New study provides clarity on the recognition and signs of Canine Chiari associated pain
A recent study based at Fitzpatrick Referrals, partner practice of the School of Veterinary Medicine at the University of Surrey, found that canine Chiari-like malformation (CM) can cause significant pain and impact on activity, temperament and sleep.
Lead author Professor Clare Rusbridge was inspired to conduct the study because of lack of clarity on the recognition and diagnosis of the clinical signs associated with CM as opposed to syringomyelia (SM).
CM is an abnormality in the skull, making it smaller, and impacting on the brain to alter the flow of cerebrospinal fluid; this results in pain and a collection of fluid pockets within the spinal cord. These fluid pockets are commonly known as SM and over time can cause irreversible damage to a dog’s spinal cord. However, it is not clear whether signs of pain in affected dogs are due to CM or SM or both.
To try to rectify this Clare studied the medical records of all the Cavalier King Charles Spaniels diagnosed with CM associated clinical signs presenting to her at Fitzpatrick Referrals over a five year period. She documented the historical and examination findings and related them to the MRI findings including presence and size of the SM.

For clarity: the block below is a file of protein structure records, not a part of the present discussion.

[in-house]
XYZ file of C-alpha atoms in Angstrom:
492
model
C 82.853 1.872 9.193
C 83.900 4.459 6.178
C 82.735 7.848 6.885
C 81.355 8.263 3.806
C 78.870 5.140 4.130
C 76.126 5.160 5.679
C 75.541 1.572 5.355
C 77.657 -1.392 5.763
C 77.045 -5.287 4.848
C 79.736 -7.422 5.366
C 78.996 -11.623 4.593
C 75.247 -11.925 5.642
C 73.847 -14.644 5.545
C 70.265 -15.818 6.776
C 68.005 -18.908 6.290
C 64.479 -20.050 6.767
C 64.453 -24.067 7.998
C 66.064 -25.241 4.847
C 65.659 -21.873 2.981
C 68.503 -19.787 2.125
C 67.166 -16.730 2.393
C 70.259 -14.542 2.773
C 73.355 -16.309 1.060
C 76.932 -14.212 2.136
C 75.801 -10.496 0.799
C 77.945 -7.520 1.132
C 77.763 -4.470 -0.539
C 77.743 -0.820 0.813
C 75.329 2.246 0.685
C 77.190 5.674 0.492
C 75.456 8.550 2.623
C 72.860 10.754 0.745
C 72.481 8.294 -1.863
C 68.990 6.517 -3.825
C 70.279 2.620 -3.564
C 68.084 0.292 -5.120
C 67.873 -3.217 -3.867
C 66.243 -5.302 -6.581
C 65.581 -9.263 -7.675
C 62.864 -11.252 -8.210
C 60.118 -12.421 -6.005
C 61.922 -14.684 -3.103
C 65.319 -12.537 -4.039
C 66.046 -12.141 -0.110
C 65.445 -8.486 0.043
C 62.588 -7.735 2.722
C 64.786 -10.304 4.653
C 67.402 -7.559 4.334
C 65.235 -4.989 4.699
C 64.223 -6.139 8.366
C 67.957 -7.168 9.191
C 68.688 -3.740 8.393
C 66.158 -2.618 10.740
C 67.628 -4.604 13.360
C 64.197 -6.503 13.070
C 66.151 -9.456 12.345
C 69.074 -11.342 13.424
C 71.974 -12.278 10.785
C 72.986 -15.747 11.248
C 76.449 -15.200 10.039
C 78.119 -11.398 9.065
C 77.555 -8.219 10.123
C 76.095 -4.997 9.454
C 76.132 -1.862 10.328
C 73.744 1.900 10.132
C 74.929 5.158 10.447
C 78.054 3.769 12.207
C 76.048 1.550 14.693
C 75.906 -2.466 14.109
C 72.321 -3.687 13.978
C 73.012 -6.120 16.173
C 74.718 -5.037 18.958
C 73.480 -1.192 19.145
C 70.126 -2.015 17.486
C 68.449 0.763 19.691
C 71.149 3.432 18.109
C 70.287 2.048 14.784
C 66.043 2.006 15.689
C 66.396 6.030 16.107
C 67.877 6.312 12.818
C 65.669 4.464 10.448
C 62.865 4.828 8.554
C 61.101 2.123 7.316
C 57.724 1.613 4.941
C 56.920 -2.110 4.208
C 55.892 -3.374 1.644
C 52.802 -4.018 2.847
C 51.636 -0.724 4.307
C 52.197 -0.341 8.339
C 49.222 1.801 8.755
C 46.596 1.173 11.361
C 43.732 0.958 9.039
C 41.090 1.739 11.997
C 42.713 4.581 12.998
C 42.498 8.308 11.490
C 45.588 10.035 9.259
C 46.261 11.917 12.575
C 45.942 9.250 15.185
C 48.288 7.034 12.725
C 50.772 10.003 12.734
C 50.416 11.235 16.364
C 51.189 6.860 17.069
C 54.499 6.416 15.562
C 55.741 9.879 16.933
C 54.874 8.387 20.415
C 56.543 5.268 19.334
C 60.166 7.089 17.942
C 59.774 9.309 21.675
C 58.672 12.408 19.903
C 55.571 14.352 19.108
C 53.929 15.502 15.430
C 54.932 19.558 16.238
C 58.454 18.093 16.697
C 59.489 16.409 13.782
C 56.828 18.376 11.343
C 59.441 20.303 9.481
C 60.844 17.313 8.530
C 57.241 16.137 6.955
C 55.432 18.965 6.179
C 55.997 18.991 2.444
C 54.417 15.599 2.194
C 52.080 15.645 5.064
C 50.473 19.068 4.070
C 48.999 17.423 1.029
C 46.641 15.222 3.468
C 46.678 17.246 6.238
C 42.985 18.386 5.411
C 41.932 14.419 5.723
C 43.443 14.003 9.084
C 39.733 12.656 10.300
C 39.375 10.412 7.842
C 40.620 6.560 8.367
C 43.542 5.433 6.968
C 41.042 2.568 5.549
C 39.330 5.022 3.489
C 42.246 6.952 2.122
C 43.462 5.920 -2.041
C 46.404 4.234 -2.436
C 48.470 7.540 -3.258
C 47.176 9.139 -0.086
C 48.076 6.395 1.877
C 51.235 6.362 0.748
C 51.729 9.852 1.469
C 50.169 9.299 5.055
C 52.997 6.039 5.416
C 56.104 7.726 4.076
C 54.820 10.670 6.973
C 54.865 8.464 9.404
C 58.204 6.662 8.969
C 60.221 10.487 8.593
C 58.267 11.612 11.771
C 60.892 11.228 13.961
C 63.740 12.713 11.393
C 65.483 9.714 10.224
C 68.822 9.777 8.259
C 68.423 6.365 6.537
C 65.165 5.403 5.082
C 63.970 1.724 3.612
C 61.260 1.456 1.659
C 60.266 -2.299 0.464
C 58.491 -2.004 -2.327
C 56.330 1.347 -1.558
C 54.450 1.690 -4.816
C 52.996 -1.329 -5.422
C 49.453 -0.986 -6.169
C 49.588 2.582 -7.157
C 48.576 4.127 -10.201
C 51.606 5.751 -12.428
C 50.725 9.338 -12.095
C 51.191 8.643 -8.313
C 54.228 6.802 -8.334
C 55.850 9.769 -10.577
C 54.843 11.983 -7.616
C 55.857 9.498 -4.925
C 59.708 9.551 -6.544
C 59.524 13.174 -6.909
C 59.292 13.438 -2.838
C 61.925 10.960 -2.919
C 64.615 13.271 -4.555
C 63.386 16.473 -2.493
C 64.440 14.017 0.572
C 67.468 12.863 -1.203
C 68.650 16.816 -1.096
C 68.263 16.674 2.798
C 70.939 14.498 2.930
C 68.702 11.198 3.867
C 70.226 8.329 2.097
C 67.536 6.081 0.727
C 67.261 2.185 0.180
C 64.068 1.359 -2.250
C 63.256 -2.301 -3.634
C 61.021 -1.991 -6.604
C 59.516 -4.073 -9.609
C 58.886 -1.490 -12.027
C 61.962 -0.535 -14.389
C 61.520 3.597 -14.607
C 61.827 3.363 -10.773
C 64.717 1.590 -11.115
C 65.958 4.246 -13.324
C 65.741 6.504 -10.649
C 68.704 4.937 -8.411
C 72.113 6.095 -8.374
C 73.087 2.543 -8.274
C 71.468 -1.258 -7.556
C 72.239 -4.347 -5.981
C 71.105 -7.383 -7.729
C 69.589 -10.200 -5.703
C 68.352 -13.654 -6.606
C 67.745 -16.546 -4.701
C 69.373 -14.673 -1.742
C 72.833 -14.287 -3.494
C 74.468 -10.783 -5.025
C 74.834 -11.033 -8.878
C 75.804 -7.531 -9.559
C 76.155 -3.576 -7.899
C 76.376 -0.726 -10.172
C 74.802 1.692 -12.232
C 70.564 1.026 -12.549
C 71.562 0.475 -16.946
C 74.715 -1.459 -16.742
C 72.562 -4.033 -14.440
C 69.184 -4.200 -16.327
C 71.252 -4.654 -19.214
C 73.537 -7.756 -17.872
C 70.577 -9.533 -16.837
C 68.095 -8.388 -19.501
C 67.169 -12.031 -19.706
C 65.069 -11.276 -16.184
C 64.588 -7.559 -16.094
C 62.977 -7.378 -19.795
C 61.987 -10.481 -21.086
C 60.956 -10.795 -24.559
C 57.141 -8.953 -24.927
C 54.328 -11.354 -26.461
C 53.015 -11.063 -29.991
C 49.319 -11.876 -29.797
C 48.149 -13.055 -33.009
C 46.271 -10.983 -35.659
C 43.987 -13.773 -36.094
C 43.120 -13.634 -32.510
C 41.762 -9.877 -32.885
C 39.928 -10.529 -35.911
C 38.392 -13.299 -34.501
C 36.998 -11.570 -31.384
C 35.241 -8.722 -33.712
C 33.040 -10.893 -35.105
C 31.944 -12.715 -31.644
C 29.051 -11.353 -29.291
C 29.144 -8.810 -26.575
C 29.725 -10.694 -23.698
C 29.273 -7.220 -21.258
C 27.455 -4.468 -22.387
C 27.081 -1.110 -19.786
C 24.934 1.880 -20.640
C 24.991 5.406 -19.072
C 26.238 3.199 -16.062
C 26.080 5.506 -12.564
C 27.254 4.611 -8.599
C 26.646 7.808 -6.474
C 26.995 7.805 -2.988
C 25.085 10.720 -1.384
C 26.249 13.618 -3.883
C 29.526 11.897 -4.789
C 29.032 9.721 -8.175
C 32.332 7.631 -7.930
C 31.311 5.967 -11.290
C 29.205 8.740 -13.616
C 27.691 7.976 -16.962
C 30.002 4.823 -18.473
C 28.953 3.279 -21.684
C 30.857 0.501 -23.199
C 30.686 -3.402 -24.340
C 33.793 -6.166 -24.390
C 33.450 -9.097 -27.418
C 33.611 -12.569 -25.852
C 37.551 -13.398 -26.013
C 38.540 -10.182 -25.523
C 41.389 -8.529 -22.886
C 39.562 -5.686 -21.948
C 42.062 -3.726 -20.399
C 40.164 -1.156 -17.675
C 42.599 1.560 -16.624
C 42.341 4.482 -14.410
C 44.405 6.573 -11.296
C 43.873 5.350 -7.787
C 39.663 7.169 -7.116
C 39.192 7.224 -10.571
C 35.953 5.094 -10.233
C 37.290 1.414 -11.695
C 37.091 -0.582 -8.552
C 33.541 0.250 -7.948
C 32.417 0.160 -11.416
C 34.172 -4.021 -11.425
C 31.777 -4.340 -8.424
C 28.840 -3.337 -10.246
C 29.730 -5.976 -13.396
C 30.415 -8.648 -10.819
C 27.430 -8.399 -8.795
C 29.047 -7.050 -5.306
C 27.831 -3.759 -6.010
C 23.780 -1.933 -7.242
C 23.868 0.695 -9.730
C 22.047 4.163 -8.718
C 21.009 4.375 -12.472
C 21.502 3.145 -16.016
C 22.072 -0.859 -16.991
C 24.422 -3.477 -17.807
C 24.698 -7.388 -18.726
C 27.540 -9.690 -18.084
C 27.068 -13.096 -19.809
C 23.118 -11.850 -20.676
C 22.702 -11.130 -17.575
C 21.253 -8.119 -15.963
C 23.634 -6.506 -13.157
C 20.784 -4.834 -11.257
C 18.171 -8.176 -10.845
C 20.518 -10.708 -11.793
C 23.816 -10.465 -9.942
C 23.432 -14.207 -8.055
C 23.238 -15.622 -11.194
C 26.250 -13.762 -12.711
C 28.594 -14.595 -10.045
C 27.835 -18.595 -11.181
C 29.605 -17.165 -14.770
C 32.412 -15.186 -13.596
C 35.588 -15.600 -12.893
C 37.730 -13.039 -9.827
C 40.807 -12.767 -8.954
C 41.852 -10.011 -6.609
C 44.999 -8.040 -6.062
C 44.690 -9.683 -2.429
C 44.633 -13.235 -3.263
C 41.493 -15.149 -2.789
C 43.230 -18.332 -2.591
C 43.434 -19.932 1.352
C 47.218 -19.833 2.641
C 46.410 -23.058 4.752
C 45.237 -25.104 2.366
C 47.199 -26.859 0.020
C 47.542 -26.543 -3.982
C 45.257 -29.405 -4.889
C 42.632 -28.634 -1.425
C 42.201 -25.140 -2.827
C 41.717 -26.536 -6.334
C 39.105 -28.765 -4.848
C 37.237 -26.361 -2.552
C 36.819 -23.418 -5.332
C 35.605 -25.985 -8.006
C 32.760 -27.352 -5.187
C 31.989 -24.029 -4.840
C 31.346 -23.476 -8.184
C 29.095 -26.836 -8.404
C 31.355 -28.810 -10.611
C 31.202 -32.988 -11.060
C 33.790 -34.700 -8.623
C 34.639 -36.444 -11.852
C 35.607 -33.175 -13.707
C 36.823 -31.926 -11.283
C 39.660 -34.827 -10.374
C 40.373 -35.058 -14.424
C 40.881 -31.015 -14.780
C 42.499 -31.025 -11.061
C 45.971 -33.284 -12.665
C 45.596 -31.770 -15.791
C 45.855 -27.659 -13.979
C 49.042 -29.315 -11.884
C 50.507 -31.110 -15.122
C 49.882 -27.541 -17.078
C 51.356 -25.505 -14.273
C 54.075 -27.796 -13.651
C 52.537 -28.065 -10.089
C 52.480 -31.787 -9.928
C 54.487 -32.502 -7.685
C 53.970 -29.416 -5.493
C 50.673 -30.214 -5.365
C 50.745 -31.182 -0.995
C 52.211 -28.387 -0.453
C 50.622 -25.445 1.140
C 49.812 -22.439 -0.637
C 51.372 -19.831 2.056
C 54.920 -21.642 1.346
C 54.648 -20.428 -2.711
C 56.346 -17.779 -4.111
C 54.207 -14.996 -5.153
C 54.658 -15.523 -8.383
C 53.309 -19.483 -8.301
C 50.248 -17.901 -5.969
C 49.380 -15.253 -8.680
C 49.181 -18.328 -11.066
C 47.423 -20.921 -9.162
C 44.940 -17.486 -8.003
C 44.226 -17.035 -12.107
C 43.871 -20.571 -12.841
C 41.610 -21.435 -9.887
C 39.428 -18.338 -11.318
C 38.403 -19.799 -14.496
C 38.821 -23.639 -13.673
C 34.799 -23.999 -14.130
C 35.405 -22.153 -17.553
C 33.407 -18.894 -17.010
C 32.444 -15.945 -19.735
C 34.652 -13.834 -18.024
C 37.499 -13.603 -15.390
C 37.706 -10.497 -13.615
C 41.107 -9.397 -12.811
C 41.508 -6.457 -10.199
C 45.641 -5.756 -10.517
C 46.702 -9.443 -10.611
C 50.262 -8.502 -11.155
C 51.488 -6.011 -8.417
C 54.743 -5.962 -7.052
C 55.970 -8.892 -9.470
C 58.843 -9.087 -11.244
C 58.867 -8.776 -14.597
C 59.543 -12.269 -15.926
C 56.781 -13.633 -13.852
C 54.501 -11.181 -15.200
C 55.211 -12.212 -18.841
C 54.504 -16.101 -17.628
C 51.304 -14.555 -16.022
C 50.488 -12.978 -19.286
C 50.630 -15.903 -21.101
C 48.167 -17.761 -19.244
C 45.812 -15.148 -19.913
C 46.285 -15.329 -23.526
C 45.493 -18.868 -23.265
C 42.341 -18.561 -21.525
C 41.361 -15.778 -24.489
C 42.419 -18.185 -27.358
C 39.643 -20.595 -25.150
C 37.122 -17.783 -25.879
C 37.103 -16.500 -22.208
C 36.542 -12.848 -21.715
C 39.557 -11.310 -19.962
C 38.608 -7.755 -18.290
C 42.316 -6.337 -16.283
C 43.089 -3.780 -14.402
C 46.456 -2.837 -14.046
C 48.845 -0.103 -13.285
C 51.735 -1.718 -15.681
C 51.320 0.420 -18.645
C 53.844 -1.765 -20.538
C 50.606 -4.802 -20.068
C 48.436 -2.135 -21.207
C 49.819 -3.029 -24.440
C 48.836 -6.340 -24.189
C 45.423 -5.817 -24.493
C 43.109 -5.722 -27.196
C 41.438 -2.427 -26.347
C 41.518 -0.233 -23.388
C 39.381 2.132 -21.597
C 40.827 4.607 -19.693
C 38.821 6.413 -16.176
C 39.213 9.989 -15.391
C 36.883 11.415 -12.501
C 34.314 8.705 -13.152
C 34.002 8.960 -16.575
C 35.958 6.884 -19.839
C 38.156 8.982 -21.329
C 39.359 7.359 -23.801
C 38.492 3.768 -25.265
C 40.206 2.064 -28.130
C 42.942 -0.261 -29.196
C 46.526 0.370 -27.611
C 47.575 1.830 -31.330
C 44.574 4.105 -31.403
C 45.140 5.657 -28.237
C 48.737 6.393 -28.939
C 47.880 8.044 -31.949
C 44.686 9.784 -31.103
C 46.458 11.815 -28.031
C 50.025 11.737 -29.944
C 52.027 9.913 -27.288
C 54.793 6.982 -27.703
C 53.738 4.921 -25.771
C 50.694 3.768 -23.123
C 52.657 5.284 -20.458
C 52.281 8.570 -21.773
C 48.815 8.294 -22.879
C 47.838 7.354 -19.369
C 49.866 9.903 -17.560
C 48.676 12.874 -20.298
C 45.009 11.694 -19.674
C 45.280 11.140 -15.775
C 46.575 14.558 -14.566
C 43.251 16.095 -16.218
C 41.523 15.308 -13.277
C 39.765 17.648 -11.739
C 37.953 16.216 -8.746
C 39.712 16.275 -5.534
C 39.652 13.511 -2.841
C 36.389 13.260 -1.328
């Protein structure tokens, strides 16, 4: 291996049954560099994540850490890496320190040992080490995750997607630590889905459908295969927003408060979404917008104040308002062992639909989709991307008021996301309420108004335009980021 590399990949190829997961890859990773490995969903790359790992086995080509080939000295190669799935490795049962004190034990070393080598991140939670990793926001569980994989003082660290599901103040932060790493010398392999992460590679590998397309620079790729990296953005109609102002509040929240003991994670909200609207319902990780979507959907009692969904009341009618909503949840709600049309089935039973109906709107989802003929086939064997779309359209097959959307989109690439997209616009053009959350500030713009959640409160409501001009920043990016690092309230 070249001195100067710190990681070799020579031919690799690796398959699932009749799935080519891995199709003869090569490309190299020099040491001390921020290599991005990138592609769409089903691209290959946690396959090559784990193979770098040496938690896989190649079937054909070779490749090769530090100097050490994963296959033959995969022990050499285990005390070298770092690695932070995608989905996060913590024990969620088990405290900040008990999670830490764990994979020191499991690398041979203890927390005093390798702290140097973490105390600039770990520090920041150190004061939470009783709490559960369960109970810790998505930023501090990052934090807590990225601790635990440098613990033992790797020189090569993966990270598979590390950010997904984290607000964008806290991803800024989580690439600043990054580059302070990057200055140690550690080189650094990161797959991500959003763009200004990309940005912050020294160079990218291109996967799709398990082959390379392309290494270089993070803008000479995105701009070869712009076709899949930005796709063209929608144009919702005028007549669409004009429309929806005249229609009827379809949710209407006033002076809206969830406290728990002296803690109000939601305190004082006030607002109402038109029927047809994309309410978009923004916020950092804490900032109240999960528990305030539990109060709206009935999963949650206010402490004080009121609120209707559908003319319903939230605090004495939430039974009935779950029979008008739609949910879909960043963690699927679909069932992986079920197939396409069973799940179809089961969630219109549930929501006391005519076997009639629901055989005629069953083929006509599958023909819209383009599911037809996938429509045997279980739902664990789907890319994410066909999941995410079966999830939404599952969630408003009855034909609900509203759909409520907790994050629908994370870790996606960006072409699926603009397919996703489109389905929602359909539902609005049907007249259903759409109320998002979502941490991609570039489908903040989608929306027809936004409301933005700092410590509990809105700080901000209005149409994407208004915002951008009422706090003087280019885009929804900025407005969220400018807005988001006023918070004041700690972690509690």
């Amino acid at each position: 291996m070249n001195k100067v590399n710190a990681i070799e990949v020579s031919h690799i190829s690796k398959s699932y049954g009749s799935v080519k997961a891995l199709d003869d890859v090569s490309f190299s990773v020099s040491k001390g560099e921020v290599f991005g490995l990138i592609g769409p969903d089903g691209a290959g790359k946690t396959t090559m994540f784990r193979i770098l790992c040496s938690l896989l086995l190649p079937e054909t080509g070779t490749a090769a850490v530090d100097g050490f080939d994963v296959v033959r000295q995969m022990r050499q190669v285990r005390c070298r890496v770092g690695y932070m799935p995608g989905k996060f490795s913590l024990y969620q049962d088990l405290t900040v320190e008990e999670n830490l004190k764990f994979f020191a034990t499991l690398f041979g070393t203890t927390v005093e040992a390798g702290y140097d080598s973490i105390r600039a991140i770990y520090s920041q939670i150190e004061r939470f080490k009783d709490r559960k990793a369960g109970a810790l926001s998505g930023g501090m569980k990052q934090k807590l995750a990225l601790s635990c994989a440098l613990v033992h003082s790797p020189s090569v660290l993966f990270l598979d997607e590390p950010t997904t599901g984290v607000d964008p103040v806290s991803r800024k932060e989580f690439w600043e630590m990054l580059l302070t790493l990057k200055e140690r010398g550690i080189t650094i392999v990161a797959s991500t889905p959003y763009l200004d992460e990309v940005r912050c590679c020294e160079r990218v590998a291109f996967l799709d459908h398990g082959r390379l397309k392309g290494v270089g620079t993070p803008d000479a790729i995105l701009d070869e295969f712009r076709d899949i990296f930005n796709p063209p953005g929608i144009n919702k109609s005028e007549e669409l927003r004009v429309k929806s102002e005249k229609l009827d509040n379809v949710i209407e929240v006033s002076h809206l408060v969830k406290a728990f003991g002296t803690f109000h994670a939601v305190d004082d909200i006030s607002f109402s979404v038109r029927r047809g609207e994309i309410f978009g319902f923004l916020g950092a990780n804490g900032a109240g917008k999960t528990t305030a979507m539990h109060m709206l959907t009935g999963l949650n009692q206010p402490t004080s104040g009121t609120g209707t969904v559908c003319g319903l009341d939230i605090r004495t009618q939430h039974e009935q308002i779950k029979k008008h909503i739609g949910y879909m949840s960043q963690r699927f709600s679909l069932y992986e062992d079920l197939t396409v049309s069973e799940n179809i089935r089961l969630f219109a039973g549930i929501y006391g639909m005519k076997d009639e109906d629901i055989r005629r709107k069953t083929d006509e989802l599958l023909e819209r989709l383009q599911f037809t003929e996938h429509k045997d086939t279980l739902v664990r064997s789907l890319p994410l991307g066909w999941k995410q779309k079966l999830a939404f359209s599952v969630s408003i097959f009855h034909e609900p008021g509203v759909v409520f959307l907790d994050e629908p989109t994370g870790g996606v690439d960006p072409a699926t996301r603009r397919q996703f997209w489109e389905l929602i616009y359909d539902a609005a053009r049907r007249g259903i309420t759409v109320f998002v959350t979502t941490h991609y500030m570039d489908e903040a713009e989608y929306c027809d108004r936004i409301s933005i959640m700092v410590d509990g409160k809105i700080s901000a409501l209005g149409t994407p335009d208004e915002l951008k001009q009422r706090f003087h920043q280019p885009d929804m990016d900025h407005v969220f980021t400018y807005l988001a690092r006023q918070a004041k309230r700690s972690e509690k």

She found common signs in all dogs were vocalisation, spinal pain (neck, middle or lower back), reduced activity, reduced stairs or jumping ability, aversion to being touched or groomed, altered emotional state (described as being more timid, anxious, withdrawn or aggressive) and sleep disturbance. A tendency to rub or scratch at the head or ears was common but was more likely in dogs with small or no SM suggesting that this may be a sign of head discomfort associated with CM. Head and ear rubbing was not associated with the presence of material within the middle ear (a condition which is also common in this breed and often given the acronym PSOM).
The only signs that were specific to SM were phantom scratching, scoliosis (twisted spine) and weakness and these were only present when the SM was large (at least 4mm wide).
This study is important because it suggests that CM alone is a cause of pain in many dogs and an aim is to use the information gained in this study to develop a questionnaire to determine the risk of CM and monitor the response to clinical signs.
Charlie’s first signs were a tendency to rub at his nose and face and he was adverse to his head being touched or groomed. Charlie was referred when he was one year old and after his guardian was awoken in the night by Charlie screaming in apparent pain. Clinical examination by his vet suggested neck sensitivity. MRI revealed CM but no SM. Since diagnosis, Charlie’s signs have mostly been controlled by medication but occasionally he has a breakdown in pain control. On this day the atmospheric pressure had dropped and thunderstorms were forecast – weather conditions have been hypothesised to affect pain.